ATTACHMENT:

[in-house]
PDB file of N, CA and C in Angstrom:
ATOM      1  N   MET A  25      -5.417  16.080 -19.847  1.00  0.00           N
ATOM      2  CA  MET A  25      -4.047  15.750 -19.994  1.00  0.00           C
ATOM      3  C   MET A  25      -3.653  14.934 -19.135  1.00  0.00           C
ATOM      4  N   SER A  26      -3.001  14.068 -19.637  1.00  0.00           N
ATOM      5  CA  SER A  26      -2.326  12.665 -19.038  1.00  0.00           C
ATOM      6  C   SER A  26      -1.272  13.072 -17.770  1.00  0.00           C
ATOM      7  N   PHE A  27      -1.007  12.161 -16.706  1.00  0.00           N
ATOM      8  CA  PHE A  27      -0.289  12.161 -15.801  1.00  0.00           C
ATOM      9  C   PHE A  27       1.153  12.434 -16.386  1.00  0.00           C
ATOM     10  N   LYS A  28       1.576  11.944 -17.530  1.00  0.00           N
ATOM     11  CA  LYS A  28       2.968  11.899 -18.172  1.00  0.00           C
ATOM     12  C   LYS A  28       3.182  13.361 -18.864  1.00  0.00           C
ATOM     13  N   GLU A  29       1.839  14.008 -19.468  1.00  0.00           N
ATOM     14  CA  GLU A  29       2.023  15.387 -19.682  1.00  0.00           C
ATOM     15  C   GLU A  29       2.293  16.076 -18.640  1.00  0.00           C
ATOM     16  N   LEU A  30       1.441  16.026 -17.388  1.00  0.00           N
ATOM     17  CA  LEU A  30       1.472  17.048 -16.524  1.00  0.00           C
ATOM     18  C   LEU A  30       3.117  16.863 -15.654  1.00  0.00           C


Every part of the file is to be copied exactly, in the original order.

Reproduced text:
[in-house]
PDB file of N, CA and C in Angstrom:
ATOM      1  N   MET A  25      -5.417  16.080 -19.847  1.00  0.00           N
ATOM      2  CA  MET A  25      -4.047  15.750 -19.994  1.00  0.00           C
ATOM      3  C   MET A  25      -3.653  14.934 -19.135  1.00  0.00           C
ATOM      4  N   SER A  26      -3.001  14.068 -19.637  1.00  0.00           N
ATOM      5  CA  SER A  26      -2.326  12.665 -19.038  1.00  0.00           C
ATOM      6  C   SER A  26      -1.272  13.072 -17.770  1.00  0.00           C
ATOM      7  N   PHE A  27      -1.007  12.161 -16.706  1.00  0.00           N
ATOM      8  CA  PHE A  27      -0.289  12.161 -15.801  1.00  0.00           C
ATOM      9  C   PHE A  27       1.153  12.434 -16.386  1.00  0.00           C
ATOM     10  N   LYS A  28       1.576  11.944 -17.530  1.00  0.00           N
ATOM     11  CA  LYS A  28       2.968  11.899 -18.172  1.00  0.00           C
ATOM     12  C   LYS A  28       3.182  13.361 -18.864  1.00  0.00           C
ATOM     13  N   GLU A  29       1.839  14.008 -19.468  1.00  0.00           N
ATOM     14  CA  GLU A  29       2.023  15.387 -19.682  1.00  0.00           C
ATOM     15  C   GLU A  29       2.293  16.076 -18.640  1.00  0.00           C
ATOM     16  N   LEU A  30       1.441  16.026 -17.388  1.00  0.00           N
ATOM     17  CA  LEU A  30       1.472  17.048 -16.524  1.00  0.00           C
ATOM     18  C   LEU A  30       3.117  16.863 -15.654  1.00  0.00           C